NOTES FOR REMARKS: DEBATE IN THE SENATE ON THE FAILURE OF THE GOVERNMENT TO APPOINT QUALIFIED PEOPLE TO THE SENATE

Honourable senators, this debate, as we know, deals with the failure of the government to appoint qualified people to the Senate. I would like to say a few words on this issue because it brings to light aspects of Canada’s not-so-new government that should be of concern not only to us in the Senate but to all Canadians.

When it comes to the Senate, the Prime Minister has chosen to leave seats vacant except for two appointments for political purposes. The Prime Minister has chosen to appoint people he needs while ignoring the needs of Canadians who deserve to be represented in Parliament.

[Translation]

The Prime Minister’s creativity is truly remarkable. He does not like the Senate of Canada and, accordingly, he refuses to recognize the fact that the Canadian Confederation requires a second chamber. Our Constitution specifies how and when a new senator is to be appointed, but this process poses political problems for Mr. Harper. To solve his problems, he is proposing to change the Senate by bypassing the Constitution. Senators Banks, Day and Moore have all explained the Prime Minister’s plan in a clear and understandable way.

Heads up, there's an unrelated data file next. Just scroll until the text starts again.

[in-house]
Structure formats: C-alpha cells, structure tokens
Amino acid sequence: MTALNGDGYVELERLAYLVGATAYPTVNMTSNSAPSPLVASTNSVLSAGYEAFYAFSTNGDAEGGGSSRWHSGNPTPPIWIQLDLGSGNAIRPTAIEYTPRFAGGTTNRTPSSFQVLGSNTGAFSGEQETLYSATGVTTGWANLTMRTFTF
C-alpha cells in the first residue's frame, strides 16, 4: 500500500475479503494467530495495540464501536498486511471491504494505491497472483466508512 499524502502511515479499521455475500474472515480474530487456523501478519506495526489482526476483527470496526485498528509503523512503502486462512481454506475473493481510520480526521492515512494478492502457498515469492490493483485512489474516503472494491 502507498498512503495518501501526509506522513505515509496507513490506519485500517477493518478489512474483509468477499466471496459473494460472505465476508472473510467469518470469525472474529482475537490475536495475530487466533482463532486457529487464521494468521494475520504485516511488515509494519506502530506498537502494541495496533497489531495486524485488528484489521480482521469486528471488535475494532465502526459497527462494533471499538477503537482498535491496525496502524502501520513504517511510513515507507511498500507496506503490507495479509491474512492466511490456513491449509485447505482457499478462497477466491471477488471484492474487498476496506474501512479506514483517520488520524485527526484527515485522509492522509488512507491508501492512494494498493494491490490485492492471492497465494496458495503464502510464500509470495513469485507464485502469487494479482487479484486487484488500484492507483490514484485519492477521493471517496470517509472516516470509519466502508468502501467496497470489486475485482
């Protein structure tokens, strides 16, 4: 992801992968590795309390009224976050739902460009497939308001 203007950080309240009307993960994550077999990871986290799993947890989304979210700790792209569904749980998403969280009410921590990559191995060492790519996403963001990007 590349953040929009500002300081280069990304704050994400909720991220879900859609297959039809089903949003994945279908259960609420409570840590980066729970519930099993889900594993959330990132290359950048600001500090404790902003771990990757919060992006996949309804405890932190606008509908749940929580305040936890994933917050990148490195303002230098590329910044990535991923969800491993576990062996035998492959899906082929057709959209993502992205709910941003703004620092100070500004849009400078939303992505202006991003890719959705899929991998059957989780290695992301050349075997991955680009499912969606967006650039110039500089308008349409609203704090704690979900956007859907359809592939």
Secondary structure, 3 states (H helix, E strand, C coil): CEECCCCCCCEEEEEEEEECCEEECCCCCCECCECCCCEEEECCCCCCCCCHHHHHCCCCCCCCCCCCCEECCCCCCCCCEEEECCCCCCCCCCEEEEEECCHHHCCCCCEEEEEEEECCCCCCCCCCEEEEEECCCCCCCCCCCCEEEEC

[English]

I thank honourable senators for their remarks. Since being appointed to this chamber, I have a renewed appreciation of history. The honour of being here amongst my honourable colleagues is surpassed only by the honour of being in this chamber, where so many worthy predecessors served since the time of Confederation.

This chamber, this institution, is a proud part of Canada’s history. We are part of a tradition that reflects the birth of our nation and how Canada’s Confederation was formed. This tradition has served our country well by ensuring regional representation and greater representation from women, Aboriginal people and minority groups in Canada’s Parliament. Grattan O’Leary was one of my favourite senators.

Of course, the Senate is a human creation and, as such, may need to change with time. If the time has come to change the Senate, let us do so, but first let us respect our Constitution, our history and our traditions.